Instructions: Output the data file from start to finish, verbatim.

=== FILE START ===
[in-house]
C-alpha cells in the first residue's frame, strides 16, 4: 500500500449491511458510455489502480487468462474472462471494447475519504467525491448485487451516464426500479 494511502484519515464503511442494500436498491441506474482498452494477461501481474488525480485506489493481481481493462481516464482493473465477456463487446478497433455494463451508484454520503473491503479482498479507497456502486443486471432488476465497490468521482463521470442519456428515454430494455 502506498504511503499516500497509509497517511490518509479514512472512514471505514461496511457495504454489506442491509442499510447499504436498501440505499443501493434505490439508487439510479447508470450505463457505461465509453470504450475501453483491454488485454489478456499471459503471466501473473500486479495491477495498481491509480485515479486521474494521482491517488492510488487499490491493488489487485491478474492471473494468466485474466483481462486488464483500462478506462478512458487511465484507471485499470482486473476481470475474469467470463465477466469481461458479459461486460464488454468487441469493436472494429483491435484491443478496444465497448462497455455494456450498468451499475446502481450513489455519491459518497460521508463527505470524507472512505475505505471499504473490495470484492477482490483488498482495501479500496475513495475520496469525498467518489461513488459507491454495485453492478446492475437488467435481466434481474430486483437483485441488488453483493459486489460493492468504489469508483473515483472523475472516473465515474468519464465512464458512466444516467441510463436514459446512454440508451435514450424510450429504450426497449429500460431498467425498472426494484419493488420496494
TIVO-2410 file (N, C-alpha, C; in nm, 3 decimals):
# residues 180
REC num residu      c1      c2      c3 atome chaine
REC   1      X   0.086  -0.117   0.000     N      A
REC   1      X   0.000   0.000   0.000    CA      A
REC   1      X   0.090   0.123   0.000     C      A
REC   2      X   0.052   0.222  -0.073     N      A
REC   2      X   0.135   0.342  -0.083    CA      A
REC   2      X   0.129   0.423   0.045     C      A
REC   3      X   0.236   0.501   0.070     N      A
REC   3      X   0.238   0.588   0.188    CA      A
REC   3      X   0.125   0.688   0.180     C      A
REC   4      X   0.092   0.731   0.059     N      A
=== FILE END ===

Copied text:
[in-house]
C-alpha cells in the first residue's frame, strides 16, 4: 500500500449491511458510455489502480487468462474472462471494447475519504467525491448485487451516464426500479 494511502484519515464503511442494500436498491441506474482498452494477461501481474488525480485506489493481481481493462481516464482493473465477456463487446478497433455494463451508484454520503473491503479482498479507497456502486443486471432488476465497490468521482463521470442519456428515454430494455 502506498504511503499516500497509509497517511490518509479514512472512514471505514461496511457495504454489506442491509442499510447499504436498501440505499443501493434505490439508487439510479447508470450505463457505461465509453470504450475501453483491454488485454489478456499471459503471466501473473500486479495491477495498481491509480485515479486521474494521482491517488492510488487499490491493488489487485491478474492471473494468466485474466483481462486488464483500462478506462478512458487511465484507471485499470482486473476481470475474469467470463465477466469481461458479459461486460464488454468487441469493436472494429483491435484491443478496444465497448462497455455494456450498468451499475446502481450513489455519491459518497460521508463527505470524507472512505475505505471499504473490495470484492477482490483488498482495501479500496475513495475520496469525498467518489461513488459507491454495485453492478446492475437488467435481466434481474430486483437483485441488488453483493459486489460493492468504489469508483473515483472523475472516473465515474468519464465512464458512466444516467441510463436514459446512454440508451435514450424510450429504450426497449429500460431498467425498472426494484419493488420496494
TIVO-2410 file (N, C-alpha, C; in nm, 3 decimals):
# residues 180
REC num residu      c1      c2      c3 atome chaine
REC   1      X   0.086  -0.117   0.000     N      A
REC   1      X   0.000   0.000   0.000    CA      A
REC   1      X   0.090   0.123   0.000     C      A
REC   2      X   0.052   0.222  -0.073     N      A
REC   2      X   0.135   0.342  -0.083    CA      A
REC   2      X   0.129   0.423   0.045     C      A
REC   3      X   0.236   0.501   0.070     N      A
REC   3      X   0.238   0.588   0.188    CA      A
REC   3      X   0.125   0.688   0.180     C      A
REC   4      X   0.092   0.731   0.059     N      A